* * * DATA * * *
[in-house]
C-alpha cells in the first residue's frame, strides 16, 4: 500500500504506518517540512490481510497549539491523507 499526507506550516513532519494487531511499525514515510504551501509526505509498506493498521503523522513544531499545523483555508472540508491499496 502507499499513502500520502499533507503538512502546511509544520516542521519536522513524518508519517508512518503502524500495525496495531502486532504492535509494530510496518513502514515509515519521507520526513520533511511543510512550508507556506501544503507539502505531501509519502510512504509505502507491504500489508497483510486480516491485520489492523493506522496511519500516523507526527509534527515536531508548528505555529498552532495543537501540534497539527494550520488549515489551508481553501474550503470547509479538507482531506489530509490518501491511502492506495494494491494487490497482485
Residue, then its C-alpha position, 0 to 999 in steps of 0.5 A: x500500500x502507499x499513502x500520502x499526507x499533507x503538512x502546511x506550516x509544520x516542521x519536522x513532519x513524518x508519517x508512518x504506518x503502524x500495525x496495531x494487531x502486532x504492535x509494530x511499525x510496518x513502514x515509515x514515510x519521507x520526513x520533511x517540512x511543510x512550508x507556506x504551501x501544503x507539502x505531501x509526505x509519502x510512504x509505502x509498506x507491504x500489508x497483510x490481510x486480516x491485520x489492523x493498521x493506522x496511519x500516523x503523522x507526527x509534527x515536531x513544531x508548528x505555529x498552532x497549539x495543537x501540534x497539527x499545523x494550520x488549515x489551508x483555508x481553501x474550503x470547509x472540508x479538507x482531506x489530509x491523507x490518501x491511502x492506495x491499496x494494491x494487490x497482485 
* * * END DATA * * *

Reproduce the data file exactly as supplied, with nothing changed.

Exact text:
[in-house]
C-alpha cells in the first residue's frame, strides 16, 4: 500500500504506518517540512490481510497549539491523507 499526507506550516513532519494487531511499525514515510504551501509526505509498506493498521503523522513544531499545523483555508472540508491499496 502507499499513502500520502499533507503538512502546511509544520516542521519536522513524518508519517508512518503502524500495525496495531502486532504492535509494530510496518513502514515509515519521507520526513520533511511543510512550508507556506501544503507539502505531501509519502510512504509505502507491504500489508497483510486480516491485520489492523493506522496511519500516523507526527509534527515536531508548528505555529498552532495543537501540534497539527494550520488549515489551508481553501474550503470547509479538507482531506489530509490518501491511502492506495494494491494487490497482485
Residue, then its C-alpha position, 0 to 999 in steps of 0.5 A: x500500500x502507499x499513502x500520502x499526507x499533507x503538512x502546511x506550516x509544520x516542521x519536522x513532519x513524518x508519517x508512518x504506518x503502524x500495525x496495531x494487531x502486532x504492535x509494530x511499525x510496518x513502514x515509515x514515510x519521507x520526513x520533511x517540512x511543510x512550508x507556506x504551501x501544503x507539502x505531501x509526505x509519502x510512504x509505502x509498506x507491504x500489508x497483510x490481510x486480516x491485520x489492523x493498521x493506522x496511519x500516523x503523522x507526527x509534527x515536531x513544531x508548528x505555529x498552532x497549539x495543537x501540534x497539527x499545523x494550520x488549515x489551508x483555508x481553501x474550503x470547509x472540508x479538507x482531506x489530509x491523507x490518501x491511502x492506495x491499496x494494491x494487490x497482485 